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A Digital Education

Friday, July 20, 2007

The Internet puts you a few clicks away from the best college lectures in America.

StanfordCollege is expensive. But if you are willing to settle for an education and don’t need the extra frill of a degree, the Internet now offers a way to listen to first-rate instruction—the kind that would normally cost upwards of $40,000 per year—for free. I’m referring to the rise of university podcasts: recordings of classes, lectures, and special events that are catalogued and made available online to anyone with the inclination to listen.

Although it has been more than a decade since audio recordings of classes first appeared online—UC Berkeley began offering a small number of classes in 1995—the increased availability of high-speed Internet connections, paired with user-friendly distribution services such as Apple’s iTunes has lead to an explosion in their availability. In 2006, Berkeley’s program, perhaps the most vibrant, offered 82 courses—over 3,000 hours of material—in addition to several special events. Parts of this content, much of which is available with video as well as audio, were downloaded more than six million times last year. And although Berkeley’s program is particularly strong, it is far from an aberration. Most top-tier institutions now have a podcasting program of some sort, including Stanford, the University of Chicago, MIT, and the entire Ivy League. (A good listing of university podcasts is available through the Apple’s iTunes U or on the Open Culture weblog. An excellent collection of special events is available through the University Channel, administered by Princeton.)

Instruction that was once the privilege of a select few is now a public good, available to anyone with the inclination to listen.

So to what extent could you educate yourself for free? That depends. Universities typically do not place a comprehensive curriculum online. Rather, they focus on courses that will be most accessible to the public. As Jeremy Sabol, one of the administrators of Stanford’s program, told me, these tend to be larger introductory classes, where the instructor does most of the talking. Stanford’s program, like many others, tries to include courses of general appeal from a mix of disciplines. Advanced courses, especially those that are smaller and more discussion-based, are less likely to appear, in part because smaller classrooms are usually not equipped with the necessary recording equipment.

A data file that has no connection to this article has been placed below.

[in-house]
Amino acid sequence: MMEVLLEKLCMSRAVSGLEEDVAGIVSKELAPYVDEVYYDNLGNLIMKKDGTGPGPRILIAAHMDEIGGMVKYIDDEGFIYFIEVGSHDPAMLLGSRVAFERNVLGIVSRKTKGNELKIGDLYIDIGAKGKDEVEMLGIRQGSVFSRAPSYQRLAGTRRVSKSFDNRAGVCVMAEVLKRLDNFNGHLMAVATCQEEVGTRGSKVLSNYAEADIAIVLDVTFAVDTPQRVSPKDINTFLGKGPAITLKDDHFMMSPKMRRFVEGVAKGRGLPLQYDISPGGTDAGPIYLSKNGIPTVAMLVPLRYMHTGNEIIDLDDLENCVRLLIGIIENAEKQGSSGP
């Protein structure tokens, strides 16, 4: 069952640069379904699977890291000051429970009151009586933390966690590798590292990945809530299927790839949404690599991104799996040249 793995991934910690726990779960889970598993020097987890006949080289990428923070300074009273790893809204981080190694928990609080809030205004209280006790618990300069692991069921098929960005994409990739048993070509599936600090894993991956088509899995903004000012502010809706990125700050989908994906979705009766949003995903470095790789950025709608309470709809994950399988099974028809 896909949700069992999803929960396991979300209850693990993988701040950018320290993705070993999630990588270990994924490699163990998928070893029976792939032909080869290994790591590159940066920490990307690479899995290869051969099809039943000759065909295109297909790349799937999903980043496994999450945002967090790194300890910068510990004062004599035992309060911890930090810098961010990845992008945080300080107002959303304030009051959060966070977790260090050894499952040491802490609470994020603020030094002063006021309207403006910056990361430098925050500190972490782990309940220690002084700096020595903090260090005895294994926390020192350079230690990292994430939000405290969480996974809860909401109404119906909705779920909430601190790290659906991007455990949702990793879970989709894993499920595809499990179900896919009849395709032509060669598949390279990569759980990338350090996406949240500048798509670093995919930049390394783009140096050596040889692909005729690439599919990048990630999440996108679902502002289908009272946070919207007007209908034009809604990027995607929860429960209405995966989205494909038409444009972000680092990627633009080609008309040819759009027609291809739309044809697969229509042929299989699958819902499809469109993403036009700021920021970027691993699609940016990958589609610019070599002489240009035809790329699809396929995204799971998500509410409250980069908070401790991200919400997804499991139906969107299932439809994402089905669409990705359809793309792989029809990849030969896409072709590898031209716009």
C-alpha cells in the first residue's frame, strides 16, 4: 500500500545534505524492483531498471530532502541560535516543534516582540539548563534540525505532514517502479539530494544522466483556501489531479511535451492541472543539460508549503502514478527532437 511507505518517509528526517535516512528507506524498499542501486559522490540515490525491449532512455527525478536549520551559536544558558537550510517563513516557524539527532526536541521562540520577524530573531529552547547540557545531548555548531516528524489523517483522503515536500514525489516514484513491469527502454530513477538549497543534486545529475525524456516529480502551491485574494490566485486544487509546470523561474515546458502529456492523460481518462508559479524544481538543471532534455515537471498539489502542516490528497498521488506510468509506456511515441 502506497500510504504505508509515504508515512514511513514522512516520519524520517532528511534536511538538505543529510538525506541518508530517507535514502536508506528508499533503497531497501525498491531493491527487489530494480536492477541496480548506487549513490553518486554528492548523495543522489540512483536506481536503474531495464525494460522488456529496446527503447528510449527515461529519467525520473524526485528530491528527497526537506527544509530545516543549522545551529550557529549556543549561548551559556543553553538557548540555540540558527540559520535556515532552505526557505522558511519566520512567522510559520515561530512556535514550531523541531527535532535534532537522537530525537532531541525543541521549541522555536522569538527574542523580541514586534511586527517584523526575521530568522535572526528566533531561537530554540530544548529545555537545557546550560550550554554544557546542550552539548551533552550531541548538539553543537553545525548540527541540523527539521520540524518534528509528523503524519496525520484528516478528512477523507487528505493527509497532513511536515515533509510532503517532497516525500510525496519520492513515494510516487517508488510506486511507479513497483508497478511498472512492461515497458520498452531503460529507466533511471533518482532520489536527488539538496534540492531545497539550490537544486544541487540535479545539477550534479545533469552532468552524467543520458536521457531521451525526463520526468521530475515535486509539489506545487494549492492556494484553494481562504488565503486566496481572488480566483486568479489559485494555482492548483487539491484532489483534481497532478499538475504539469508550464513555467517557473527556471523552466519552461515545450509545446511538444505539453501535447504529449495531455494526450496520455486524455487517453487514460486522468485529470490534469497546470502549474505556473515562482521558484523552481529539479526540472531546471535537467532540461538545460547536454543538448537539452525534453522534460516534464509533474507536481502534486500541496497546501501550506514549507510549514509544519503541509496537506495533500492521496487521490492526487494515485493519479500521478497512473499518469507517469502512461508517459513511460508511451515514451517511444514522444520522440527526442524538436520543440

Nevertheless, an enterprising polymath could pass many a rainy day absorbed in high-quality intellectual material. She could enjoy her coffee with a refresher on Electricity and Magnetism from MIT’s Walter Lewin and spend the rest of the morning delving into the finer points of global financial markets with the University of Chicago’s Luigi Zingales. Stimulation throughout the afternoon could come from Princeton’s Andrew Moravcsik commenting on the future of democratization or Stanford’s Thomas Sheehan analyzing historical evidence for the existence of Jesus. A relaxing evening could be spent with Berkeley’s Hubert Dreyfus, ruminating about existentialism in literature and film.

Why do universities provide so much high quality material—which is normally created and sold at such a high price—for free? According to Adam Hochman, who co-manages Berkeley’s program, providing the classes and lectures is in keeping with the public university’s mission statement, which calls for it to “serve society as a center for higher learning.” Meanwhile, Stanford’s Sabol also sees podcasts as a hook to generate interest in the school. “We want to share some of the exciting things that are happening here.”

Generating interest, it turns out, is not a problem. Podcasting is tremendously popular among its diverse and rapidly expanding constituency. Berkeley, for one, has received deeply appreciative responses from US soldiers abroad, bedridden stroke victims, and advanced high school students who felt held back by their regular teachers. Said one fan of Berkeley’s program, “Your lectures have been a lifeline for me... My choices in life never afforded me the opportunity to get a great college level education, just a few community college courses... but I have been an avid reader of science and now with podcasting I can finally listen to the great lectures from great professors teaching the classes I wanted to take. It’s not completely Socratic, but it’s close enough for my situation.” The success of today’s nascent programs is likely a precursor to great expansion in the future. Berkeley, for instance, plans to increase the number of recording-enabled classrooms on its campus from twenty to two hundred.

One could conceivably fear that students would object to the distribution of podcasts on the grounds that universities should not give away for free the material for which they pay dearly. Instruction that was once the privilege of a select few is now a public good, available to anyone with the inclination to listen. But it seems that few if any such objections have been raised, perhaps because, as Hochman points out, taking a class in real time right in front of a professor creates an entirely different level of engagement—students have to follow course readings, prepare for tests, and interact with the instructor and classmates. Podcasting is no substitute for that experience.

But it can certainly make you popular at your next cocktail party.

Timothy J. Ryan is a research assistant for the AEI-Brookings Election Reform Project.

Image credit: 'Stanford' by Flickr user Franco Folini.

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